'I know good things are about to happen to me and to Israel'

Wary amid terror fears, thousands of Jews receive priestly blessing at Western Wall

In a monotheistic trifecta, a stream of Jews, Muslims and Christians celebrate their different holidays in an ultra-tense Old City

Cnaan Lidor is The Times of Israel's Jewish World reporter

Edna and Yitzhak Hananyah after attending Birkat Kohanim in Jerusalem, Israel, on April 9, 2023. (Canaan Lidor)
Edna and Yitzhak Hananyah after attending Birkat Kohanim in Jerusalem, Israel, on April 9, 2023. (Canaan Lidor)

Thousands of worshipers from all three main Abrahamic religions converged on Jerusalem’s Old City on Sunday morning to celebrate their holidays during what the Israeli government has termed a “wave of terrorist attacks.”

A steady stream of Jews, the men wearing white prayer shawls around their shoulders, poured into the Old City under the gaze of hundreds of bulletproof vest-clad Border Police officers. The worshipers huddled near the Western Wall for Birkat Kohanim, the priestly blessing, of Passover.

Half a mile away, Muslims were entering the Al-Aqsa Mosque atop the Temple Mount, where several hundred worshipers had just agreed to leave after staying there overnight. The overnighters had holed up there following Saturday Ramadan prayers, which fell on Passover this year, in what many had feared could lead to a violent clash with police. On Sunday, several hundred Jewish visitors were allowed access to the Temple Mount. Their 30-minute, police-supervised tours, in groups of 20-30 pilgrims per tour, ended without incident.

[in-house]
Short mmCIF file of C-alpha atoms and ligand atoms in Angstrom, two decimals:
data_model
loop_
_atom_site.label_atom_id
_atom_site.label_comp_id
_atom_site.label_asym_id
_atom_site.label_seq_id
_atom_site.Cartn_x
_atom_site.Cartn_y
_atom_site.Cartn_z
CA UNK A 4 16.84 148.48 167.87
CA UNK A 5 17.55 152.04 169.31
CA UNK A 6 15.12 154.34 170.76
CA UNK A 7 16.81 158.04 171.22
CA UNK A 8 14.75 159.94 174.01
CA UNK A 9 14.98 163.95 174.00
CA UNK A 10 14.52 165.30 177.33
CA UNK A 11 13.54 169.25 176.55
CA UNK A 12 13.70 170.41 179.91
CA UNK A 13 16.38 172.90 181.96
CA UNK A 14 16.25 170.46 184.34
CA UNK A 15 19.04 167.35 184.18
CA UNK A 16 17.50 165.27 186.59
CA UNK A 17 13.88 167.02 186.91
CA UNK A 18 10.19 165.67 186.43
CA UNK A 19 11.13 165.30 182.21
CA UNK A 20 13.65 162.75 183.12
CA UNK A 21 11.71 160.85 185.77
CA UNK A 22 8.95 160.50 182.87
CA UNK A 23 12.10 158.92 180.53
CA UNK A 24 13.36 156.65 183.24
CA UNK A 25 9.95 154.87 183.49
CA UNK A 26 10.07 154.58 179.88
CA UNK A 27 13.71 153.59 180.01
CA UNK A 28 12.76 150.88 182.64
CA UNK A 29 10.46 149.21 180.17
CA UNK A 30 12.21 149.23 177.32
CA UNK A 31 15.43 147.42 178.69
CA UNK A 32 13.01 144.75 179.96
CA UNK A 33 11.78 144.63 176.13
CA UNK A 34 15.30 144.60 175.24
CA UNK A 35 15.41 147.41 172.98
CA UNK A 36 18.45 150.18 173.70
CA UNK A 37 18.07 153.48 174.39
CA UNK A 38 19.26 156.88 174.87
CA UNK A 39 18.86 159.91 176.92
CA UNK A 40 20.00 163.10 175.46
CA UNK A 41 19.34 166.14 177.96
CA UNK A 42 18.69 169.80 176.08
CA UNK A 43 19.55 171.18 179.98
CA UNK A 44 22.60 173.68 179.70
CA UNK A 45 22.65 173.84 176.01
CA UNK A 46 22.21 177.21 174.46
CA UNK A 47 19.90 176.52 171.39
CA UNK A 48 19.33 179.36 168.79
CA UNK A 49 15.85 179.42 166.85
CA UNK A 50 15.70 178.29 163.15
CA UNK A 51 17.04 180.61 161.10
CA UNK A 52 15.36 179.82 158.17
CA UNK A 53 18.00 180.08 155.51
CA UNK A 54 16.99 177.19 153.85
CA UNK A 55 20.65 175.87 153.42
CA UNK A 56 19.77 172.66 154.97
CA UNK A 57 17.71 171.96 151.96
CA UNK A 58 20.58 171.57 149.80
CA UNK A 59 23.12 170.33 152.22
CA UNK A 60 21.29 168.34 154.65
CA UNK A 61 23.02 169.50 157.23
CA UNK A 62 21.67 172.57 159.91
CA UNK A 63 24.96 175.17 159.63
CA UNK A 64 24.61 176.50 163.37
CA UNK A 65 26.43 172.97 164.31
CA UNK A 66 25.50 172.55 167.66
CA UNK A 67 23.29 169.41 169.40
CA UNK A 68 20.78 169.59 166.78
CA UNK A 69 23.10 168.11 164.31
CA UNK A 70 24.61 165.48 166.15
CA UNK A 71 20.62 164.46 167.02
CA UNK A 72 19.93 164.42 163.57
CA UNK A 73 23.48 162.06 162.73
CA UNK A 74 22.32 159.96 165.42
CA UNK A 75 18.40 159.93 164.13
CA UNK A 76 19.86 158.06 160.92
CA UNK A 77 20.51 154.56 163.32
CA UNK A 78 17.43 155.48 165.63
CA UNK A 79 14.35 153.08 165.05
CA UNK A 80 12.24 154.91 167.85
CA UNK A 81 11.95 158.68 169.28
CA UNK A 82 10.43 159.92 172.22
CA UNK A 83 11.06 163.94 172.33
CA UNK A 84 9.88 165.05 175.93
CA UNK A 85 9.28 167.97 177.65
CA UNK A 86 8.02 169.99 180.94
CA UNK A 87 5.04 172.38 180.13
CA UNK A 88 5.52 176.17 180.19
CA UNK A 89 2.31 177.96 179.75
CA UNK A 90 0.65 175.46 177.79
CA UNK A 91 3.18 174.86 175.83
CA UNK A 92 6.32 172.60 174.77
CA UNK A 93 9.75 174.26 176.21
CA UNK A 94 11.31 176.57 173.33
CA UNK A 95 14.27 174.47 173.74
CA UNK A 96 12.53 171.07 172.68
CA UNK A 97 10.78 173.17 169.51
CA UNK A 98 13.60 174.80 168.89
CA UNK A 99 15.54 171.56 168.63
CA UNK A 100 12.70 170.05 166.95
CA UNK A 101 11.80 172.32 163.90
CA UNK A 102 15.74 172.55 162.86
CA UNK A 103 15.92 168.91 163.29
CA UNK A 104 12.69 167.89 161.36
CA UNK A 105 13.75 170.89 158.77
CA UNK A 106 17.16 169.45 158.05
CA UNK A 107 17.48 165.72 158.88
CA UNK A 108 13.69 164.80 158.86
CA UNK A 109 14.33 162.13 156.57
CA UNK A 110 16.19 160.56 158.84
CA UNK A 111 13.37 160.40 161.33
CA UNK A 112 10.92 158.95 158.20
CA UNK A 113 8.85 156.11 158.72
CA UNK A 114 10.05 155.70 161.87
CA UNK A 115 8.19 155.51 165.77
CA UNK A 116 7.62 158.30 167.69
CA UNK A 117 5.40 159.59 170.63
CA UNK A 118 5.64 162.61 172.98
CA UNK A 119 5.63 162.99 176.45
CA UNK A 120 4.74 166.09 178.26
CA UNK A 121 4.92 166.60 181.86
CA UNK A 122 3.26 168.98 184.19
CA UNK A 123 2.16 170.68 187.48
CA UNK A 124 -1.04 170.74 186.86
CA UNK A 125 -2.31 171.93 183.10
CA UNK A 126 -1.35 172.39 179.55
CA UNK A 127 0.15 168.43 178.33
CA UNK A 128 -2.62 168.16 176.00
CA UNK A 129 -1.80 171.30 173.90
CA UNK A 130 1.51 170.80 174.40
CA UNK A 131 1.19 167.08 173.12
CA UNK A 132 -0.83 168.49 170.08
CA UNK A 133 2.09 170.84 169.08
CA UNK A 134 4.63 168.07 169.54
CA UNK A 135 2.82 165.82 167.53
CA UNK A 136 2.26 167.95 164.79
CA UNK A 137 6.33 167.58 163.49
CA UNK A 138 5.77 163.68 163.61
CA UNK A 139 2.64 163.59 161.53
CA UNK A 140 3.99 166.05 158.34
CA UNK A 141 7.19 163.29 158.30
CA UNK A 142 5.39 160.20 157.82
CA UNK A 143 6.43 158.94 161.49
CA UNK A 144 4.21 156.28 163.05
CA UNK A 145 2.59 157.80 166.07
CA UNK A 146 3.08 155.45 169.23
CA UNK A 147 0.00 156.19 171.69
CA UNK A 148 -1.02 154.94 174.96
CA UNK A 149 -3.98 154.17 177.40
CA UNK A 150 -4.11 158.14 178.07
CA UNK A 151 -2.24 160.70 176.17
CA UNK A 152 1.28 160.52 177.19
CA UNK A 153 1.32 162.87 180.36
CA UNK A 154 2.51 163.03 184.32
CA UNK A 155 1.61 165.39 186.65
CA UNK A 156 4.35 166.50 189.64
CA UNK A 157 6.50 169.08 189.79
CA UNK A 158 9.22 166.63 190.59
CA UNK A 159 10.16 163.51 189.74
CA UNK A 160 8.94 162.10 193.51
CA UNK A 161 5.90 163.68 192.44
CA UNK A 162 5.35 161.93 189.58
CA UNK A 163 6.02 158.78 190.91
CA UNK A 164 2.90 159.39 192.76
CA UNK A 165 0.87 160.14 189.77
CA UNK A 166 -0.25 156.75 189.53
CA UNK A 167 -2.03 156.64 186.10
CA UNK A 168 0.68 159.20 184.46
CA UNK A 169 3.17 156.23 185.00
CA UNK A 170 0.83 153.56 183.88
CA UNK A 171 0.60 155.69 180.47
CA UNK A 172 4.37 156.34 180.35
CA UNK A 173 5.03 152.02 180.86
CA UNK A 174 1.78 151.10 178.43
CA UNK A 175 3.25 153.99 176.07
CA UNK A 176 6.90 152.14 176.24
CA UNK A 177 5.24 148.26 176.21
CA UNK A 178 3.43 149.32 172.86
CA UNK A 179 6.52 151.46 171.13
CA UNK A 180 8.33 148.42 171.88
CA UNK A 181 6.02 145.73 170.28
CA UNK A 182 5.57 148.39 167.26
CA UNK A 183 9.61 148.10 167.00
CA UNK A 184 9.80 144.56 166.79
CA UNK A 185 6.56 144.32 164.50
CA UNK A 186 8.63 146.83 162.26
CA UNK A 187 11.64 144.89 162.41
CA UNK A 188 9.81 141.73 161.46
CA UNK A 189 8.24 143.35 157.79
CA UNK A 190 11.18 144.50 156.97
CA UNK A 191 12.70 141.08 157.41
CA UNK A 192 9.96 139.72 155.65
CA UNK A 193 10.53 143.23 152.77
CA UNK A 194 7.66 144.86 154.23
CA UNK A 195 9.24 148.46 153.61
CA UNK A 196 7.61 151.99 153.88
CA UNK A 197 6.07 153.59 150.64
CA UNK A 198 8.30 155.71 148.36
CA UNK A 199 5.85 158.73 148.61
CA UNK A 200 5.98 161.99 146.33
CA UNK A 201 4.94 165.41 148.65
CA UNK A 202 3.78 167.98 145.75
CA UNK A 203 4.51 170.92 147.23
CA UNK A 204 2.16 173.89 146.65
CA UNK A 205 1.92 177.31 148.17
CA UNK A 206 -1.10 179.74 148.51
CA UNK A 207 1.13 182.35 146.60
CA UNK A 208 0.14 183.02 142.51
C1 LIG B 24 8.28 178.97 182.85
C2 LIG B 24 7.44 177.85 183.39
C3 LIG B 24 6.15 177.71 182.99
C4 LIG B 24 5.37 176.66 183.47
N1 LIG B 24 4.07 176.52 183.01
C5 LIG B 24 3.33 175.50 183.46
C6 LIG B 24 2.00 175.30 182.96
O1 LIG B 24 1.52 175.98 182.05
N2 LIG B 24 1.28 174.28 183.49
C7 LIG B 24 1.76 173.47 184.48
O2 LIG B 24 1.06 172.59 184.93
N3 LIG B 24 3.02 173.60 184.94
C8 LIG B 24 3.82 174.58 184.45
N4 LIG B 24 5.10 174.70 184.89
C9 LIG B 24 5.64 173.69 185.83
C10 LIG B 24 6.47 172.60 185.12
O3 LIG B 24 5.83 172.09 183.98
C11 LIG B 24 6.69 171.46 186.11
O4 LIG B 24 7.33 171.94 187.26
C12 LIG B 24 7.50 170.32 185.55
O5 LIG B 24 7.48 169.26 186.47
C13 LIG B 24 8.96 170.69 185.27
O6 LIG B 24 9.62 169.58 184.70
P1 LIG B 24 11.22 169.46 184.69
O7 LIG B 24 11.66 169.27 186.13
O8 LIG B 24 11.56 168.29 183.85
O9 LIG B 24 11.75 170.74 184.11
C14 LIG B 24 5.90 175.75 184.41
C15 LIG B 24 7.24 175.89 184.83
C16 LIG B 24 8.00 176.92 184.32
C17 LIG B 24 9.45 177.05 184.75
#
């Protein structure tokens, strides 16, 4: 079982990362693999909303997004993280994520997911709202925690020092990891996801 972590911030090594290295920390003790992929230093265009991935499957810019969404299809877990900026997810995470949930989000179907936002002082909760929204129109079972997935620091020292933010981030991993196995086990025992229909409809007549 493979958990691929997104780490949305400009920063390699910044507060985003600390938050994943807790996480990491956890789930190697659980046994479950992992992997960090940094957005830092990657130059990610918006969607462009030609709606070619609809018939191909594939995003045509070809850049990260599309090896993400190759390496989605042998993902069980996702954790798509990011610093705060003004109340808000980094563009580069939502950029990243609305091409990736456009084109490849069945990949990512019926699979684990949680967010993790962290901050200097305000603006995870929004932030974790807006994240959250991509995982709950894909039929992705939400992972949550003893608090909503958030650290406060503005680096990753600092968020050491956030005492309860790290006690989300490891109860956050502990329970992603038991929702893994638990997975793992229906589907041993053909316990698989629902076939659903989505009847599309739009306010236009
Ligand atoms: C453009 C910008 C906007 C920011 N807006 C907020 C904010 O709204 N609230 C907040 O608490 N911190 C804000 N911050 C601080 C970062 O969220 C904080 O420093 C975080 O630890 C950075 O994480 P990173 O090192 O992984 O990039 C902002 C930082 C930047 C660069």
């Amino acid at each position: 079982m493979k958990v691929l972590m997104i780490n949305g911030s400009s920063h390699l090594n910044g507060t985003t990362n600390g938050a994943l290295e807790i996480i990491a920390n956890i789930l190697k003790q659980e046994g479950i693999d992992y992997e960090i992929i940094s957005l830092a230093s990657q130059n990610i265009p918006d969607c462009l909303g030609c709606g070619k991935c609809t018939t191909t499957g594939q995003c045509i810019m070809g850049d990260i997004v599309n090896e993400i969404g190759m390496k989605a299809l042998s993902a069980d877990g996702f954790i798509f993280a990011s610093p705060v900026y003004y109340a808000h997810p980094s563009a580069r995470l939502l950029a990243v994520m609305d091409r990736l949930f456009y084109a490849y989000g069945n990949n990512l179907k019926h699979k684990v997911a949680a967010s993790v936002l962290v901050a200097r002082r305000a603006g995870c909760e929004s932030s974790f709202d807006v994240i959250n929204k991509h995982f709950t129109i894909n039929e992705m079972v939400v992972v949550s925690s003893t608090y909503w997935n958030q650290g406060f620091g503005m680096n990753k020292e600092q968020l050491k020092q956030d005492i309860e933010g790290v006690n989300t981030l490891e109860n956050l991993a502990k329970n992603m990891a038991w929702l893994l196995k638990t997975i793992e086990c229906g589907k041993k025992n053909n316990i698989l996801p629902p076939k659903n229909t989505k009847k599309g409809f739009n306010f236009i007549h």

Meanwhile, Christian tourists back from the Sunrise Service at the Garden Tomb flooded the Old City’s alleyways, affording a taste of summer, when, during calm years, European and American tourists arrive en masse during high season, to the delight of the local souvenir shop owners.

This year, the Old City’s monotheistic trifecta took place in the shadow of a string of deadly attacks in Israel. On Saturday, an Italian tourist died and several Israelis were wounded in what police said was a terrorist car-ramming attack in Tel Aviv. On Friday, two sisters on their way with their mother to the resort city of Tiberias were shot dead in a terrorist attack in the Jordan Valley; their mother is fighting for her life in the hospital. Terrorists in Lebanon, Syria and the Gaza Strip launched dozens of rockets into Israel in recent days.

These and other events have prompted police to augment their already-heavy presence in the Old City. Clusters of five to 10 police officers hung around many corners, some of them behind metal fences, their hands on assault rifles and their eyes warily scanning the pedestrian traffic.

None of it made a deep impression on Eliran Hardon, a 38-year-old man who last month relocated to Jerusalem from Petah Tikvah, and on Sunday attended the Birkat Kohanim for the first time to celebrate the move. “I feel elated. I know good things are about to happen to me and to the whole of Israel and I feel this much more strongly now,” said Hardon, who lives in Jerusalem’s French Hill neighborhood.